A few months ago during Catfish Haven’s set at The Basement, sweat was streaming down singer/guitarist George Hunter’s neck. Long strands of straight, brown hair hid much of his unshaven face as he wailed into the microphone, his knees slightly bent, his eyes barely open as he assaulted his acoustic guitar. Later that night, it was hard to believe the guy walking around the club with the ponytail and thick, black glasses was the same person. It was like he was the Clark Kent of indie rock.
Chicago’s Catfish Haven play swampy, soulful acoustic rock with a superb rhythm section. Hunter, along with bassist Miguel Castillo and drummer Ryan Farnham, synthesize vintage elements—old-school tools that never stopped working in the first place—into an intense, shoe-tapping juggernaut. Their music is invested in a long-gone history, played by kids who came of age in punk rock bands. What Uncle Tupelo did with country, Catfish Haven attempt with soul.
“More and more I’ve been delving into old R&B and soul, even a lot of old country arrangements, and just old rock ’n’ roll,” says Hunter. “There are so many great old tunes that have unbelievable production and there’s really nothing to it. It’s just really simple, get-under-your-skin beats and feelings.”
It’s an apt description of Catfish Haven’s music, whose breed of earnestness—wholly un-ironic and disarmingly naked—is refreshing because it’s not self-involved or self-serious. The band’s subject matter is an acknowledgement that sometimes being human means feeling despair, often because of love. Who can’t relate to the sentiment, “I want you, baby, to come back” or “All I need is you?” That straightforward songwriting style recalls a bygone era of falling to pieces and eyes that cry.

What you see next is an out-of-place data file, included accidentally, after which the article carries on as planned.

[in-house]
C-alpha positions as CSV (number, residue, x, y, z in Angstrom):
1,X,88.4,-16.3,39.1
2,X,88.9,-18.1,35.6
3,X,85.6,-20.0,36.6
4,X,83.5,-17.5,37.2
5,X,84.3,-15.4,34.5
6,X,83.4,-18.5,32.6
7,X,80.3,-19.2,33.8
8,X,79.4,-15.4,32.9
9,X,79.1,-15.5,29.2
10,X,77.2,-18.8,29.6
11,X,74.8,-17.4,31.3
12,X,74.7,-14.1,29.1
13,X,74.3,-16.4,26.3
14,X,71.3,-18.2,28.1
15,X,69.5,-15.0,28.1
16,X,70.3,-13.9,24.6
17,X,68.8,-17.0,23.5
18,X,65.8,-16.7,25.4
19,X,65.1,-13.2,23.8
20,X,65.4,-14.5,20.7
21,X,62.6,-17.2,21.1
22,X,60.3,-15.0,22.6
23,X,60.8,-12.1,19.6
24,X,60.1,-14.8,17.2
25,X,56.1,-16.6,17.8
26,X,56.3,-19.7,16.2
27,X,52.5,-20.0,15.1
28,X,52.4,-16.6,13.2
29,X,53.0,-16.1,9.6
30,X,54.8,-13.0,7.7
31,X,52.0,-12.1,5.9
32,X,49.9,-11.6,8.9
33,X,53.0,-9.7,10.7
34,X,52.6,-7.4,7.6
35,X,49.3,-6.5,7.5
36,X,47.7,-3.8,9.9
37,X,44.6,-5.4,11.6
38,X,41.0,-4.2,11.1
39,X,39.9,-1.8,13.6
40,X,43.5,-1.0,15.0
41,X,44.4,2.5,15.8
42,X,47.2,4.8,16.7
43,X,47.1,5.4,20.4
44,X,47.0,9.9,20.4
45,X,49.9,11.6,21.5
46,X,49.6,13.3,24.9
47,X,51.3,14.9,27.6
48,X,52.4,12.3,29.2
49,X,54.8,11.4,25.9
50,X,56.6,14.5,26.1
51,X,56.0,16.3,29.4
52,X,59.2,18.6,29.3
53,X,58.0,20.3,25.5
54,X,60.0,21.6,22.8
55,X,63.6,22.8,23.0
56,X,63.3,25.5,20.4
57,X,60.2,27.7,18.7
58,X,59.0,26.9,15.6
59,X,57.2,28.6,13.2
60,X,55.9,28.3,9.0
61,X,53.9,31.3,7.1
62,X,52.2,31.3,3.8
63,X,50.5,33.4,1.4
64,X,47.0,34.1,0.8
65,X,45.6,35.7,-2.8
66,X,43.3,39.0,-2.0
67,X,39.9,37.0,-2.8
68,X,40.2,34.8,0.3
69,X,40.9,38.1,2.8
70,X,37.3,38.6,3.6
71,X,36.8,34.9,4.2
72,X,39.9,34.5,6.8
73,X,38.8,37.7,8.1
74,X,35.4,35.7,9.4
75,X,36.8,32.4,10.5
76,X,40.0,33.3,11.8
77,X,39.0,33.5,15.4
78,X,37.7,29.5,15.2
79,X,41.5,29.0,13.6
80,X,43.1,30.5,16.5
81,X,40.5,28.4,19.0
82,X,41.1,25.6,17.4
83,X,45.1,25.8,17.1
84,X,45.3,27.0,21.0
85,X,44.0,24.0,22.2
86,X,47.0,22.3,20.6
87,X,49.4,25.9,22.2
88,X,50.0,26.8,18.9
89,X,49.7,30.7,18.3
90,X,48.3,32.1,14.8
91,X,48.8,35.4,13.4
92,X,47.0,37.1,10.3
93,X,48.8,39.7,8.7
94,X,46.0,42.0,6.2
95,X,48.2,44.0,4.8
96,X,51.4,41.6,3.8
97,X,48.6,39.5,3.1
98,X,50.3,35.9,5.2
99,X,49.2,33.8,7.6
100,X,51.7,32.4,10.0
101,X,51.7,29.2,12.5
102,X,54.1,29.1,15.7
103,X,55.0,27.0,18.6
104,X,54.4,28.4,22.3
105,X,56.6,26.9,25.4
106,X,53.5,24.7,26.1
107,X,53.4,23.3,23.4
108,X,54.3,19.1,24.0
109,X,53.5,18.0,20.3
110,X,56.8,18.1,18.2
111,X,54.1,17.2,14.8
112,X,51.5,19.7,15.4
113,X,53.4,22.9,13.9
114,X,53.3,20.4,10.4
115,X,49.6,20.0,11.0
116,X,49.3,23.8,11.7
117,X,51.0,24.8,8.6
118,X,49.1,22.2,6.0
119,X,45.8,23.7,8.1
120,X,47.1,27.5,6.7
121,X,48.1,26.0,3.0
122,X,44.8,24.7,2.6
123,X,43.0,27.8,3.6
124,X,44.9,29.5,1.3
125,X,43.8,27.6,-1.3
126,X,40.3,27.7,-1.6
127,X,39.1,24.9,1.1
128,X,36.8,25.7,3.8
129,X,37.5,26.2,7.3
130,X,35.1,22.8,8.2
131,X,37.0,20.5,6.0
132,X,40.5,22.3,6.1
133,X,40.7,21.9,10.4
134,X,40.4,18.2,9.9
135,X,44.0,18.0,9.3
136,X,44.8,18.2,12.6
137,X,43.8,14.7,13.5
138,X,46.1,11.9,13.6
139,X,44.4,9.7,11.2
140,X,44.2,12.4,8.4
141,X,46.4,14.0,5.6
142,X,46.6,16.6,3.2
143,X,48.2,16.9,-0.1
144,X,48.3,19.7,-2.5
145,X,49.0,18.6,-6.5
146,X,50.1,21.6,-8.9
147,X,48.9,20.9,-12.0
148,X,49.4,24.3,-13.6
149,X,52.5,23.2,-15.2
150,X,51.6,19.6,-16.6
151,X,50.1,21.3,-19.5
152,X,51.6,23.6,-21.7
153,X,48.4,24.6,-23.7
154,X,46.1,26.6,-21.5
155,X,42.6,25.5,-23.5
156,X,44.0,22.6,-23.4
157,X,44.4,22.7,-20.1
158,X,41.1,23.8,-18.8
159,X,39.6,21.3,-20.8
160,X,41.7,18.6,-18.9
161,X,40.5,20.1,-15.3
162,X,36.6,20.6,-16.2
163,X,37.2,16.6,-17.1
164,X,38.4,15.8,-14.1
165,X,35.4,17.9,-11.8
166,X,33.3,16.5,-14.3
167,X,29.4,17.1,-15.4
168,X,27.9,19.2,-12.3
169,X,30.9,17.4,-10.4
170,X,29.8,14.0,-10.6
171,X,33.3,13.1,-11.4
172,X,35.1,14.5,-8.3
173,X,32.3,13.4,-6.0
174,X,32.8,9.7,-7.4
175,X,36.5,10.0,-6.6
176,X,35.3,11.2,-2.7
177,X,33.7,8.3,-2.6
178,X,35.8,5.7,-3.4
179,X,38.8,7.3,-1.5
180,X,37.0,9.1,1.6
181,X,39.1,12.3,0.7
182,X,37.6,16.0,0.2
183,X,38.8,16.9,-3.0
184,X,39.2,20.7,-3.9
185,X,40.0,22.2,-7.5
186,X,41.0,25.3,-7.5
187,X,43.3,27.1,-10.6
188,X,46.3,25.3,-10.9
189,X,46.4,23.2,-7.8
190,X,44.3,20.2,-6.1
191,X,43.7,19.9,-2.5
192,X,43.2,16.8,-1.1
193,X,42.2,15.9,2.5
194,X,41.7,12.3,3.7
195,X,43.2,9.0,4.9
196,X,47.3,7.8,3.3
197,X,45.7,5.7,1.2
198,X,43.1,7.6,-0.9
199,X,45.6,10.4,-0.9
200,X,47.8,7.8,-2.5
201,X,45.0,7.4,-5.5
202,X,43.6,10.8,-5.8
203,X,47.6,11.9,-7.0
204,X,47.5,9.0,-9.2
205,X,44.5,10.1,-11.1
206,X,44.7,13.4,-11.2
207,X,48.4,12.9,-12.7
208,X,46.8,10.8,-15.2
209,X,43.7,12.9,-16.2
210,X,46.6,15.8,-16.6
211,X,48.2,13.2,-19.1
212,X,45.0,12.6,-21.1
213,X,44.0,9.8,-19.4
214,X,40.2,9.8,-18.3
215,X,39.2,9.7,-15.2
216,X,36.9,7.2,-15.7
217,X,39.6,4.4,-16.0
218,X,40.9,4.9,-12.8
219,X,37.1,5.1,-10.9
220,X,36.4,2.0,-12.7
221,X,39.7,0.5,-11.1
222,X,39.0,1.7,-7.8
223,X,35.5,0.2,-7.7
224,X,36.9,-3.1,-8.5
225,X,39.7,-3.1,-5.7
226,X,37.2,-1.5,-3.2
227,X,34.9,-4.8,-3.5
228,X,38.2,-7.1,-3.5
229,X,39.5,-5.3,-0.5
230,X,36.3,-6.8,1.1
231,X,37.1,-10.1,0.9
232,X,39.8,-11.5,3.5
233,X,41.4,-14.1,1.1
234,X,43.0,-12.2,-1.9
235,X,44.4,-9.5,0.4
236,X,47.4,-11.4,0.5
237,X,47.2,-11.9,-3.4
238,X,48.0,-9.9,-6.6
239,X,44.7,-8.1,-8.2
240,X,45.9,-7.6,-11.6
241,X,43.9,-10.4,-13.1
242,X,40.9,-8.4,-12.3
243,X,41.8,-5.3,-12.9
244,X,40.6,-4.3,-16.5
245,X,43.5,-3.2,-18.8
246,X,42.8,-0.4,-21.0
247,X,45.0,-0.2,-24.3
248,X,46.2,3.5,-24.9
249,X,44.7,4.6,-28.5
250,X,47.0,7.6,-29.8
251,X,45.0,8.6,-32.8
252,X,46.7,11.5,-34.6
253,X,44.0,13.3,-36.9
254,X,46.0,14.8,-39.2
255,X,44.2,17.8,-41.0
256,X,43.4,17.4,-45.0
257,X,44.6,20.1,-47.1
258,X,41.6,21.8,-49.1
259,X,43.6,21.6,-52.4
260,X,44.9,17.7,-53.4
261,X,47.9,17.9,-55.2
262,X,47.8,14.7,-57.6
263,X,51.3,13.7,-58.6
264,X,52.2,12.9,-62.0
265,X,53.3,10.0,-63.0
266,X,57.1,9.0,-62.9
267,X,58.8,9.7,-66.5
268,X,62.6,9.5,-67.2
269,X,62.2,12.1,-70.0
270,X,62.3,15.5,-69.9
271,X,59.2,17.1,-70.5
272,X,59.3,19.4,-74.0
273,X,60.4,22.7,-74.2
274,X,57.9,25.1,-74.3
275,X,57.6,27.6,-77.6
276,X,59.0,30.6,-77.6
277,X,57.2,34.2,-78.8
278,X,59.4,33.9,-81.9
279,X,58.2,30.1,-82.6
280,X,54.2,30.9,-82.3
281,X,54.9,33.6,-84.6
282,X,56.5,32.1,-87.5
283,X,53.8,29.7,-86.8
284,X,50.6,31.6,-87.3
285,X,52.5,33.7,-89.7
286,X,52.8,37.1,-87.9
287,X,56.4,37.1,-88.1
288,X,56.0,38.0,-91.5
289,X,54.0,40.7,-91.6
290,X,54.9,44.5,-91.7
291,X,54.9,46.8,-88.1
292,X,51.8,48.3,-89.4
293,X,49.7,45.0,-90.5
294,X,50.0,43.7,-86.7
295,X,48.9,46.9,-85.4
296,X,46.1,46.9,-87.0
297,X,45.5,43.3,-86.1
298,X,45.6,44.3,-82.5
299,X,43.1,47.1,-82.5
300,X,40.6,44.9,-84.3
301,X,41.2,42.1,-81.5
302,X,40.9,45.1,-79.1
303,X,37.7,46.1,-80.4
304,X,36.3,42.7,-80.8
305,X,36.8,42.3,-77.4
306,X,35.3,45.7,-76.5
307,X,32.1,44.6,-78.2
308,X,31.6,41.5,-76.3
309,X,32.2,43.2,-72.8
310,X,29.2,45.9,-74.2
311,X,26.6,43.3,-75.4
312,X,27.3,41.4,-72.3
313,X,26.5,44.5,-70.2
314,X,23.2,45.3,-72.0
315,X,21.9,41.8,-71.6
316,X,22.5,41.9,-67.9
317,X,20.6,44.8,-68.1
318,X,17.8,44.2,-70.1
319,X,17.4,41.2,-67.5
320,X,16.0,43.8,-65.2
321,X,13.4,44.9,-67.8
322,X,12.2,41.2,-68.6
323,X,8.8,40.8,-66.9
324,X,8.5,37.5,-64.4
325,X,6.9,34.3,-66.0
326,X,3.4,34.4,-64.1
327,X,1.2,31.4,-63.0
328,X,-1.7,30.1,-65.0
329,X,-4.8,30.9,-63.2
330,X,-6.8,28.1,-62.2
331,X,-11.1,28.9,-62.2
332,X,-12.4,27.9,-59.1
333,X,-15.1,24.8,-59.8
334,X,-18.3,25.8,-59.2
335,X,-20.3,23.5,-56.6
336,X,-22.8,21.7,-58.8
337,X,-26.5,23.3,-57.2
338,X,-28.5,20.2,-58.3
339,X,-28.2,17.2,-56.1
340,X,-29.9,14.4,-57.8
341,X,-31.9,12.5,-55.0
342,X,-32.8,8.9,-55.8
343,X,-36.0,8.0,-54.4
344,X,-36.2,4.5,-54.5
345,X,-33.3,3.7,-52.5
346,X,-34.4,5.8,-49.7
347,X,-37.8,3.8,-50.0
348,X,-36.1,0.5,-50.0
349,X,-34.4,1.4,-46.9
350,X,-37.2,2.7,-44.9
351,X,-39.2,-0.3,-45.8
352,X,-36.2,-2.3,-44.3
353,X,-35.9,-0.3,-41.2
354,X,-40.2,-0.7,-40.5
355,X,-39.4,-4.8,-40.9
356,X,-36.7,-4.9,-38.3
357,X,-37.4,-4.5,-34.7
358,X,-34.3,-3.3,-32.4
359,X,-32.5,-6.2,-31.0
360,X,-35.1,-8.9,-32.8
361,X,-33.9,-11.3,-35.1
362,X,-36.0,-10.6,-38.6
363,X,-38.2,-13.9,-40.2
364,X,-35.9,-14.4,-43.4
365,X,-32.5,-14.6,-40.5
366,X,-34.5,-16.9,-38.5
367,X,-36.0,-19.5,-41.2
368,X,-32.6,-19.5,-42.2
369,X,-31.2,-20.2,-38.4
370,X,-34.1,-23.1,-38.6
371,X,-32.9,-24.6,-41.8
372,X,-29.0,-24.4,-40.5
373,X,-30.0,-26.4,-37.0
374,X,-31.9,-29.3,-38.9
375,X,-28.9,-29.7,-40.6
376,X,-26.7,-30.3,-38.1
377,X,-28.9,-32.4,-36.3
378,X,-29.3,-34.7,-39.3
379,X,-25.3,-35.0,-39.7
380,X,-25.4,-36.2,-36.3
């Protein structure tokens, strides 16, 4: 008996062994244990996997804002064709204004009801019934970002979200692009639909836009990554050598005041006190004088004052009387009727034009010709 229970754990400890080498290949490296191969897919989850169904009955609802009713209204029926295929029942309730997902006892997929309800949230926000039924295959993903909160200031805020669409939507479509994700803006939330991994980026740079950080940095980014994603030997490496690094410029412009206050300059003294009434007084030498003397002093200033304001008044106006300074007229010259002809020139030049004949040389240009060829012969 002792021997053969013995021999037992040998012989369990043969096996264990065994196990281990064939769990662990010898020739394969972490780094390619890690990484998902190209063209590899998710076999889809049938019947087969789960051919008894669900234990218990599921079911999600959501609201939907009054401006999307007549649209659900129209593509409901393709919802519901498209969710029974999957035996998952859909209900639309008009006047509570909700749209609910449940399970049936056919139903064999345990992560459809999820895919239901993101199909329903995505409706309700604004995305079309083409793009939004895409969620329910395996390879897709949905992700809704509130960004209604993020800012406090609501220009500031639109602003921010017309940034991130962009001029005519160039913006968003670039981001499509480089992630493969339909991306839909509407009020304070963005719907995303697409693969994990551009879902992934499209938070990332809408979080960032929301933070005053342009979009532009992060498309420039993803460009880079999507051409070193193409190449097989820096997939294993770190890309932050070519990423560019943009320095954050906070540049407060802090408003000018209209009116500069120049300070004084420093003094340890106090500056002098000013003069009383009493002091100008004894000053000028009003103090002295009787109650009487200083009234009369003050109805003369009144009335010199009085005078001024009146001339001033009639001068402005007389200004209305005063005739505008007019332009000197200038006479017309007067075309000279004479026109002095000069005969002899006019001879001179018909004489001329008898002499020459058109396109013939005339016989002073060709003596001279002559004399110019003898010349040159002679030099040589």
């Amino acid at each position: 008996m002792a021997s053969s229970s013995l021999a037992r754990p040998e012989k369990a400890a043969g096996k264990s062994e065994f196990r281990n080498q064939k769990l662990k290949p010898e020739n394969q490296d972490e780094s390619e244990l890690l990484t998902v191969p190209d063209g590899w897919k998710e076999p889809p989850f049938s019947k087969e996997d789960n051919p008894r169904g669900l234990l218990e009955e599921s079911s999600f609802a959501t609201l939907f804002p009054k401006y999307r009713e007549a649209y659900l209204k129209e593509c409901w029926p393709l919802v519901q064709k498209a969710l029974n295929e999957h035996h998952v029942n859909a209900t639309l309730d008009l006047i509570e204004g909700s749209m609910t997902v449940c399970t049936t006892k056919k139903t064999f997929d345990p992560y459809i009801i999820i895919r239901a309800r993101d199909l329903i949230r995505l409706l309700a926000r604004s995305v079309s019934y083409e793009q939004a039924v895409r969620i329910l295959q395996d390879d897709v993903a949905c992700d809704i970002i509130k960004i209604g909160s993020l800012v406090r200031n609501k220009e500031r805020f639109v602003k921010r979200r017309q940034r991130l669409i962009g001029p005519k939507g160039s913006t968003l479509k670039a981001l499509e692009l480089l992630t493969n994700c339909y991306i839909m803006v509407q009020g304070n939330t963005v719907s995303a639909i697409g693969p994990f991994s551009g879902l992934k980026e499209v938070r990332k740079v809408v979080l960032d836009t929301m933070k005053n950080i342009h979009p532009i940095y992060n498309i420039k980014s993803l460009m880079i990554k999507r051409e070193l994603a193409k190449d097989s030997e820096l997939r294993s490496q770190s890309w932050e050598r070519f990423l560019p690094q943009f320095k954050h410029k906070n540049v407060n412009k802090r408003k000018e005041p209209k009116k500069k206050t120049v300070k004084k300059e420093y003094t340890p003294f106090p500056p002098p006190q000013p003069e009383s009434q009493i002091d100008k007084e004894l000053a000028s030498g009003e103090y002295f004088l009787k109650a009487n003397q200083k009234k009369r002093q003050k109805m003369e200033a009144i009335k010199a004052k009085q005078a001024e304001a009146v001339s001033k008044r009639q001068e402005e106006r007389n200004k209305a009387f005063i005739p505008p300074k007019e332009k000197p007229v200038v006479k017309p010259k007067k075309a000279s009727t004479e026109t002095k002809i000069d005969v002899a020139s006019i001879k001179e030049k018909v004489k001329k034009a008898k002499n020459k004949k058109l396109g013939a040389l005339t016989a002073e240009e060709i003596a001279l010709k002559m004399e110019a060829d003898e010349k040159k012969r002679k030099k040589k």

“I really dig tunes that can speak to every single person,” says Hunter. “It’s not so personal to the point where you’re singing about what you ate for breakfast and what street you’re gonna walk down that day. I guess it’s cool to take a listener on that trip with you, but then I think it’s also cool to let the listener interpret their own thing.”
Catfish Haven pull the whole thing off because of Hunter’s vocal style. Though it’s not as skillful or awe-inspiring as, say, Van Morrison or Otis Redding, the beauty here is in the effort. And oh, what an effort it is. Hunter’s a white kid who grew up in a trailer park—Catfish Haven, in Missouri—interpreting the masters from his own flawed, desperate place. The result is arresting and thoroughly rock ’n’ roll.
Hunter plays only acoustic guitar and turns up real loud, which does multiple things for the band’s sound. It defines a distinct, immediately recognizable aesthetic for the group that allows the rhythm section to assume a more muscular role. Castillo’s bass lines duel for prominence with Hunter’s rich, melodic strumming, while Farnham mauls his kit in sharp, insistent bursts.
“I used to play electric in punk and hardcore bands when I was a kid,” Hunter says, “but I’ve been playing acoustic guitar since I was about 21 years old. I’m 28 now. Ever since I started playing, I just never really looked back. Something about the electric...it just doesn’t have the same set of lungs as an acoustic.”
Catfish Haven’s first full-length, Tell Me, released Sept. 12 by Secretly Canadian, showcases even more of that down-home soul influence than their debut EP. This is partially a result of increased resources—they were able to bring in a horn section and backup singers to fill out the sound. Those elements have a delightful incongruence with the wily acoustic aesthetic of the trio.
The raw power of Hunter’s voice is reeled in a bit on the record, but the ramshackle energy remains. “I just want to sound like a band, not like a studio recording,” he says. “It makes it feel a little bit more human. We track all the instruments live.” The chorus of the title track features sweet, soaring harmonies and swells with raucous barroom energy. The rustic handclaps are a reminder of the care taken not to neuter the band’s unassuming power.
That power is never more striking than onstage. This is music meant to be played live—sweaty, raw and exuberant—for an appreciative audience, eager to see what happens when the hair is let down and the glasses come off.